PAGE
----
To begin with, we looked at ways PI connected to our school’s mission, which was updated as part of a larger strategic planning process that took place under our new dean, Ohad Kadan. We found that there are many ways in which the business school’s strategy already aligns with the PI tenets of focusing on character, taking responsibility for what we produce, and being inclusive.

For instance, W.P. Carey’s revised mission explicitly calls for us to actively engage with our campus. In addition, it requires us to infuse entrepreneurship and innovation into all our programs to help students develop entrepreneurial skills and an entrepreneurial mindset. These activities track well with PI.

We also identified ways in which Principled Innovation is all around us in our research, teaching, and on-campus experiences. In terms of research, some of our scholars focus on the mechanisms of PI by studying trust, fairness, justice, and ethics. In terms of teaching, we offer classes on creativity and innovation, entrepreneurship and value creation, and the entrepreneurship journey from opportunity to impact. Finally, many of the experiences we create for students, faculty, and staff also incorporate elements of PI.

Principled Innovation helps us recognize that society must move beyond a philosophy that favors innovating at any cost.

Another step we took was determining a set of demonstration projects that would bring the Practice Principled Innovation aspiration into the school in meaningful ways. One demonstration project is our New Venture Challenge, which is both a course and a competition. Through it, we can provide our top entrepreneurial students with funding, mentorship, and networking opportunities that will enable them to make principled changes in society.

Finally, we are changing how we utilize our physical spaces. Traditionally, schools reserve certain parts of their facilities for specific disciplines or projects, but we view that as a zero-sum way to coordinate resources. Instead, we are deliberately bringing together disparate groups as a way to make our physical spaces more inclusive and more representative of our audience. By creating interdisciplinary areas, we will promote the creative collisions that generate novel ideas and foster diverse discussions.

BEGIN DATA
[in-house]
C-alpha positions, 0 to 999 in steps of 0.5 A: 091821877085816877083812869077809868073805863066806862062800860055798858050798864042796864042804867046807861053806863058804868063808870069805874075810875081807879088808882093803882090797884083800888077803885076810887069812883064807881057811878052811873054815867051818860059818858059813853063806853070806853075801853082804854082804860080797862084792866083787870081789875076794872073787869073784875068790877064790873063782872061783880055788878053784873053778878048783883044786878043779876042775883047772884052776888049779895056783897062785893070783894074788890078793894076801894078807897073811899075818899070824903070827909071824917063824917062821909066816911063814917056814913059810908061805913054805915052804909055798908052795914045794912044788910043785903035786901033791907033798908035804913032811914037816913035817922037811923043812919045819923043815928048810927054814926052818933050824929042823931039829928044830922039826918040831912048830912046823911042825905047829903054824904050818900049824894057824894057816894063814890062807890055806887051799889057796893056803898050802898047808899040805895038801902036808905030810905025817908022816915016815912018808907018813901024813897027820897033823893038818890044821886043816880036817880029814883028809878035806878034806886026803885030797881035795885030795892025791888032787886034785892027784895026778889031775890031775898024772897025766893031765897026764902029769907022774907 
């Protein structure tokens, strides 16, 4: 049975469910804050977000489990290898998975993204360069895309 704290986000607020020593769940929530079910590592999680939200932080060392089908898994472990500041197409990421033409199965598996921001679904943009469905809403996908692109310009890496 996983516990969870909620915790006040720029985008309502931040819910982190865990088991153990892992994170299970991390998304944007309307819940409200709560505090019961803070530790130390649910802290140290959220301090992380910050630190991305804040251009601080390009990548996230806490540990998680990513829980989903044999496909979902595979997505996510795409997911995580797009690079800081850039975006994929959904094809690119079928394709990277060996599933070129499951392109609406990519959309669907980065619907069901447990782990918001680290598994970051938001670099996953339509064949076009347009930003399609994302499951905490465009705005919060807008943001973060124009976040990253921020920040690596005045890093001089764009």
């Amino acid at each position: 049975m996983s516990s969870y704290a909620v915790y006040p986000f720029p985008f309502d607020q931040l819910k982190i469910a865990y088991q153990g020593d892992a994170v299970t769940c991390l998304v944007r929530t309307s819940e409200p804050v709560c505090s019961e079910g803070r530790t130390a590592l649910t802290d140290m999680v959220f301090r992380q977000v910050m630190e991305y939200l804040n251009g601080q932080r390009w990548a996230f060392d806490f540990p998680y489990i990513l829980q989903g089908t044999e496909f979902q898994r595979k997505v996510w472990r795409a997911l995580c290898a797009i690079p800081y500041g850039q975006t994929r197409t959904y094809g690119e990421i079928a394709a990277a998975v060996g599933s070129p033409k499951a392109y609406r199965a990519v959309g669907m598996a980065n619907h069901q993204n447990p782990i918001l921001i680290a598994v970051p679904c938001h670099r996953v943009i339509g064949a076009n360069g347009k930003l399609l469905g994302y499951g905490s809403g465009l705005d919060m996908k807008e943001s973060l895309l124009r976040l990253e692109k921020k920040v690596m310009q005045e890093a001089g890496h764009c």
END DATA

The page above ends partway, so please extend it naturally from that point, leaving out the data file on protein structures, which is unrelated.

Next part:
Three Ways to Build Momentum

Like many of ASU’s other design aspirations, Practice Principled Innovation helps us recognize that society must move beyond a philosophy that favors innovating at any cost. Instead, we must consider how each innovation will impact the users who will be directly affected. Because business schools explore how to implement innovations in the market, it is particularly important that we train students to consider end users as key decision-makers in the development of any innovation. If we pursue a more interactive, democratized form of innovation that includes more voices, we can create a brighter collective future.

AACSB member schools are already focused on innovation, engagement, and impact as they fulfill the association’s vision “to transform business education globally for positive societal impact.” But we would suggest three more ways schools can build momentum around Principled Innovation initiatives:

Align with the goals of the larger university. Because every school at ASU participates in the design aspirations, every school contributes to the advancement and success of those aspirations.

Partner with other schools on campus. When business schools become their own metaphorical islands, they are disconnected from the central leadership of the university, as well as from other schools. As the W.P. Carey School collaborates with other units on campus to implement PI, we are learning from each other. We also are considering jointly developing even more meaningful programs and initiatives.

Include all stakeholders. It is often easier to implement an initiative like PI without involving the entire school community, but such an approach misses the breadth of opportunities that are available. If schools bring students, staff, and faculty on board, they set the stage for schoolwide transformation.

Business schools play an essential role in educating tomorrow’s leaders, producing impactful research, and guiding entrepreneurs through the process of venture creation and technology transfer. When we commit our schools to Practice Principled Innovation, we can create innovation ecosystems that help business leaders realize their dreams while positively impacting society. Our schools not only can consider what we are already doing in this space, we also can come up with programs and initiatives that extend even beyond our current practices and visions.

Daniel Gruber
Associate Dean for Teaching and Learning, College Catalyst for Principled Innovation, W.P Carey School of Business, Arizona State University
Jared Byrne
Director of the Center for Entrepreneurship and New Business Design, College Catalyst for Principled Innovation, W.P. Carey School of Business, Arizona State University
The views expressed by contributors to AACSB Insights do not represent an official position of AACSB, unless clearly stated.